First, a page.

Binali Yildirim spoke to the ruling AK party as a deep purge of the army, police and judiciary was extended to the education sector in what critics see as a power grab by President Erdogan.
Turkey’s education ministry has revoked the licenses of 21,000 teachers working in private institutions, an official at the ministry told Reuters on Tuesday, part of an expanding government crackdown.
The announcement came shortly after a report that the High Education Board had ordered the resignation of 1,577 deans at all universities across Turkey.
Vowing to root out supporters of cleric Fethullah Gulen, the premier told the AK party that he and Erdogan had “personally made an appeal to the United States for the return of the chief terrorist. We sent our files. The justice minister sent our file”.
The US said on Tuesday, however, that it had not received an extradition request from Turkey for Gulen.
“We still cannot confirm the physical receipt of an extradition request, we’re in touch with Turkish officials,” a State Department official told Reuters, adding “They have indicated they will hand it over”.
The man Turkey wants extradited continues to deny any involvement in the uprising.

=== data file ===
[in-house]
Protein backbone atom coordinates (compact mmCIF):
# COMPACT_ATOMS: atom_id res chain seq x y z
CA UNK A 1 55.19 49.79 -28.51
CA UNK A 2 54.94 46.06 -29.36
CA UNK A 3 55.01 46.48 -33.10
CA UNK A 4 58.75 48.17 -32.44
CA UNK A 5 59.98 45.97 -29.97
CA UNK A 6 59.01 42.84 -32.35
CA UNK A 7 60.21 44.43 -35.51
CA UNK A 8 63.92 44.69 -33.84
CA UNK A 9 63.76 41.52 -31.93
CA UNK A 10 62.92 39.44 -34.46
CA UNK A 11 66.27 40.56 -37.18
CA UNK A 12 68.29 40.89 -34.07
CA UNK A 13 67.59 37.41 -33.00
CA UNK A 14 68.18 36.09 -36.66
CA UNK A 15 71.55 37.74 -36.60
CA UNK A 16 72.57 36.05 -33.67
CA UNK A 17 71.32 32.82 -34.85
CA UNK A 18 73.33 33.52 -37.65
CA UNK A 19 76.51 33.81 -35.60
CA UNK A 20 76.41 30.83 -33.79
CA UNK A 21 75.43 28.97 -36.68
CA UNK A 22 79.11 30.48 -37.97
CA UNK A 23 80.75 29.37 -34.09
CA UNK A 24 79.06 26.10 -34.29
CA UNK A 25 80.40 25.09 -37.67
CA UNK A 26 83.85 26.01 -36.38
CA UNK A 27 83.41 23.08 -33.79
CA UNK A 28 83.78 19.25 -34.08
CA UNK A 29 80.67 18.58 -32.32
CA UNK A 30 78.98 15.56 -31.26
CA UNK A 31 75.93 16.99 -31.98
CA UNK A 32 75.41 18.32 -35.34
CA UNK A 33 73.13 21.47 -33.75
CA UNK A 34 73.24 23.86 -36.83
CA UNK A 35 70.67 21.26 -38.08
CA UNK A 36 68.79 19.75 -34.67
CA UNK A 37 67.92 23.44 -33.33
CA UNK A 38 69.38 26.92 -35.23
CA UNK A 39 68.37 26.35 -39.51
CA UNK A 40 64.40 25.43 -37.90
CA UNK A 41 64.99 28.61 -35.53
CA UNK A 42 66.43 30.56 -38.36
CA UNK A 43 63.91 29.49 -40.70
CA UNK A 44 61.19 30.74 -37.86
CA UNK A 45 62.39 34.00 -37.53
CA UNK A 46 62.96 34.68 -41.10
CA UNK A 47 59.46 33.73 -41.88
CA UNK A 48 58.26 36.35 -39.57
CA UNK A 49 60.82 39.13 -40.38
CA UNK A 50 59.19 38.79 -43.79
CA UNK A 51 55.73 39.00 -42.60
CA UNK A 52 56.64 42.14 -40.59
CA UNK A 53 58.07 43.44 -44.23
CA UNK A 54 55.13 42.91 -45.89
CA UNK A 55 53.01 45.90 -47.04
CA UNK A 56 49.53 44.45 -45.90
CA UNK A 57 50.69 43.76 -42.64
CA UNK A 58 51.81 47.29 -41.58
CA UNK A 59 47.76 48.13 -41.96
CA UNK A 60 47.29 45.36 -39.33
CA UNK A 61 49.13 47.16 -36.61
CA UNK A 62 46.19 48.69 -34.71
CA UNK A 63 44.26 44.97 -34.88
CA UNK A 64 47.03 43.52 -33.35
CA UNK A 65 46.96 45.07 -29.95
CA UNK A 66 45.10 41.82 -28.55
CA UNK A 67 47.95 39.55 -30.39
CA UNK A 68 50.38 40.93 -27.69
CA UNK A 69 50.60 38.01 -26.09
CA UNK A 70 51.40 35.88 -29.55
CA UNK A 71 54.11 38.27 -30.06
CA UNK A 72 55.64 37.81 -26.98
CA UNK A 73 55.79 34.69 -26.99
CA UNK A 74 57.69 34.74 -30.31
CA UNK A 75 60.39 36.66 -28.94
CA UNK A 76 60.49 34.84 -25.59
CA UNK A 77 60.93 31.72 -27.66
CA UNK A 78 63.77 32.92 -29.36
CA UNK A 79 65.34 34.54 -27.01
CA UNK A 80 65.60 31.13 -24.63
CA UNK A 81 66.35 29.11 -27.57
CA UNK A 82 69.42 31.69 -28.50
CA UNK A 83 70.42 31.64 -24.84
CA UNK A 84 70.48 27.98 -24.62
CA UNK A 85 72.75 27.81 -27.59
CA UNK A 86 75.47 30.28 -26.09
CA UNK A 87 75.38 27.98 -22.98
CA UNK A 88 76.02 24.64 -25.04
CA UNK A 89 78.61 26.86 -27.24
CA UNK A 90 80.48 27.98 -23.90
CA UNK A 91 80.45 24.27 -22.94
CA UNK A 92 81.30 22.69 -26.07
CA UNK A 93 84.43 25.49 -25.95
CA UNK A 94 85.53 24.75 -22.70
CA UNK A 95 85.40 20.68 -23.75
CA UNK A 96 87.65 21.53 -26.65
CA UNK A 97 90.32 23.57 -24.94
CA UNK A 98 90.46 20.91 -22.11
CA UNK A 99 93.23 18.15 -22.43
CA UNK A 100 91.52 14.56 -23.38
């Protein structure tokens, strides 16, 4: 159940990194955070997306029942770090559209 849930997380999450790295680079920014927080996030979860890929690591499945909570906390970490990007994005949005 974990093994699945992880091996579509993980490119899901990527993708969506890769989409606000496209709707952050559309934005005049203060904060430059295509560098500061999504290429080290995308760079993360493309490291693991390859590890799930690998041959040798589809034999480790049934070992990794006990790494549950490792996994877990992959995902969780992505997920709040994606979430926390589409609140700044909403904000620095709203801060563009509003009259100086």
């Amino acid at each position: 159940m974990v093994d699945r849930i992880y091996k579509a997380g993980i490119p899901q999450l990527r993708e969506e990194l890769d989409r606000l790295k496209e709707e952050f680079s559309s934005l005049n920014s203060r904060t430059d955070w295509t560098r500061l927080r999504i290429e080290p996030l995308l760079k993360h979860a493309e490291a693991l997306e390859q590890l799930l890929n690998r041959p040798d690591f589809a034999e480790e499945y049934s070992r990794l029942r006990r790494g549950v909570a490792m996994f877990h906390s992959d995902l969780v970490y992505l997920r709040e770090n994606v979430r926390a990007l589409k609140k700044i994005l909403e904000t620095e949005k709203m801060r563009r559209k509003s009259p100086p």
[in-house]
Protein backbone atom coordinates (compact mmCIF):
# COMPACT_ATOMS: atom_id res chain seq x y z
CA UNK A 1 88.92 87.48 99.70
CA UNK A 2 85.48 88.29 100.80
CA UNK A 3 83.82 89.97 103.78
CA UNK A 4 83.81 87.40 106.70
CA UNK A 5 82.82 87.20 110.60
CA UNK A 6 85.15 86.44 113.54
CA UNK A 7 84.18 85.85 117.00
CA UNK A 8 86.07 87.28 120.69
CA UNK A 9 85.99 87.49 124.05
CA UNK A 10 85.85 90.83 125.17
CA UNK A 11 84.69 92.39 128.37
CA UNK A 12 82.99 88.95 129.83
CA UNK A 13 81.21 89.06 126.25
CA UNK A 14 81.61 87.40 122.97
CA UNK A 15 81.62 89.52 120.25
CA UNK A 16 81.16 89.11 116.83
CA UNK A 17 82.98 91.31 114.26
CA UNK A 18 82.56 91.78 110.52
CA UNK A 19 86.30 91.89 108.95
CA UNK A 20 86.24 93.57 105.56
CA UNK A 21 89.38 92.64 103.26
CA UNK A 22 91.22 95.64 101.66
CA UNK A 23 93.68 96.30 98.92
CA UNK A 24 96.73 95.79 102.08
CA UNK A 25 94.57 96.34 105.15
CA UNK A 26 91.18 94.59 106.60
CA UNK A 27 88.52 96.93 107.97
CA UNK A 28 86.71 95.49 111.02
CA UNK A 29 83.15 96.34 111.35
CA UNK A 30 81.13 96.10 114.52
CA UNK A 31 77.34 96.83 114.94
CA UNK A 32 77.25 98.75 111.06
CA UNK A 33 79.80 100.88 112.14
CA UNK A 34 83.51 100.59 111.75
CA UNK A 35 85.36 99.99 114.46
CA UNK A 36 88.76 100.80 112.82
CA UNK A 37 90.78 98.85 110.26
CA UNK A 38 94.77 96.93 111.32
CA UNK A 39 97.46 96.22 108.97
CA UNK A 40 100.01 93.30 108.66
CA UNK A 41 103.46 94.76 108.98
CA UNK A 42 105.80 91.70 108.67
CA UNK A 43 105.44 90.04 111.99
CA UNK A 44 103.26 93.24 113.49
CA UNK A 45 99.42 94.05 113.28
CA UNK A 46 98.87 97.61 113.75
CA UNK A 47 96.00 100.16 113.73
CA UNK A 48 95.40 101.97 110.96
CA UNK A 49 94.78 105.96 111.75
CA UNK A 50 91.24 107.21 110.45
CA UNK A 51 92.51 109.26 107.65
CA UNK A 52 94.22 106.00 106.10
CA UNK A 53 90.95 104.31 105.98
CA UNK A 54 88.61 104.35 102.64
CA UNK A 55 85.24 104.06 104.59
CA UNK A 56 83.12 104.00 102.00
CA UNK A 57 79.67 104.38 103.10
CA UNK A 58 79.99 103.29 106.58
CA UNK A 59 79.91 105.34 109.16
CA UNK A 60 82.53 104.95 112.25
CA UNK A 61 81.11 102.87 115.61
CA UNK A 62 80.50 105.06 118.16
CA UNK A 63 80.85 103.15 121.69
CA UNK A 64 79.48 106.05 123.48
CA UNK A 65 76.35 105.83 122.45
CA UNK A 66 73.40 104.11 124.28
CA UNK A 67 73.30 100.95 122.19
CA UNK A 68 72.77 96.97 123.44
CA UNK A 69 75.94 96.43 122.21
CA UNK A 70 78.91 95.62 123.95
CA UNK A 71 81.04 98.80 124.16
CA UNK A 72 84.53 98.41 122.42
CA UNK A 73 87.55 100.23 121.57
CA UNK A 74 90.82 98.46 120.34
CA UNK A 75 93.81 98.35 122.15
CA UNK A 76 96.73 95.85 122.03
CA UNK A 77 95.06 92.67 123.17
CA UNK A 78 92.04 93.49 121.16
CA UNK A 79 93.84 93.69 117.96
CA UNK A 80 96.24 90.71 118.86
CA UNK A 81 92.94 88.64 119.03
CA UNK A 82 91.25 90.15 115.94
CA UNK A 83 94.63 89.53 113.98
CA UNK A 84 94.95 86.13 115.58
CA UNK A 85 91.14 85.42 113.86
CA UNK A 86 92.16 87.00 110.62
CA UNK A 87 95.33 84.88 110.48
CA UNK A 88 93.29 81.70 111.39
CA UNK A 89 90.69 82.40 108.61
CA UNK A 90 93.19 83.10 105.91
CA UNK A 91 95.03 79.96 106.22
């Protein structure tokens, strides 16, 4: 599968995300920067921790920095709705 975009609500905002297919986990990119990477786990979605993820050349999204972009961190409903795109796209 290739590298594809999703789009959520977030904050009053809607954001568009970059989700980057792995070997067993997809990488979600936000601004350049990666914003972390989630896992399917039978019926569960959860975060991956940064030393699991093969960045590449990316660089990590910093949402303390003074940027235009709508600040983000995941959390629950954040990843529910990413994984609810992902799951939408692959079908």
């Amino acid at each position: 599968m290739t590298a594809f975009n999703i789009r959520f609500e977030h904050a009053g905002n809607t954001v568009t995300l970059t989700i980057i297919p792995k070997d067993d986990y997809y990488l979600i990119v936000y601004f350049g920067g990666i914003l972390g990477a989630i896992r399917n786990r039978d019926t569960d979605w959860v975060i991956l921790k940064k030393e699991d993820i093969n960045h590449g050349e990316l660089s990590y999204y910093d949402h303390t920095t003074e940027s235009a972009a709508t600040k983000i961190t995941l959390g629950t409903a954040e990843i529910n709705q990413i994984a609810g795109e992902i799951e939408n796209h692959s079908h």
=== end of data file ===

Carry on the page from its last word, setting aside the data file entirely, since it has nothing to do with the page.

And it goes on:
Speaking from his home in Pennsylvania, Islamic preacher Gulen, a one-time ally of Recep Tayyip Erdogan, said he had been against military coups his whole life and has suffered most from those Turkey has experienced in the past.
What is more, he said: “I don’t know those people who led the coup”.
Gulan has suggested that Erdogan staged the coup as an excuse for a crackdown.
Up to 300 people were killed in the coup attempt.
Amid the round-up of alleged coup plotters, the shadow of the death penalty hovers, with Erdogan refusing to rule out the return of capital punishment despite warnings from Brussels that this would end Turkey’s EU ambitions.
The top United Nations human rights official urged Turkey on Tuesday to uphold the rule of law in the wake of the failed coup and voiced “serious alarm” at the mass suspension of judges and prosecutors.
UN High Commissioner for Human Rights Zeid Ra’ad Al Hussein also called for independent observers to be able to visit places of detention in Turkey to check on conditions, and for detainees to have access to lawyers and their families. (Euronews)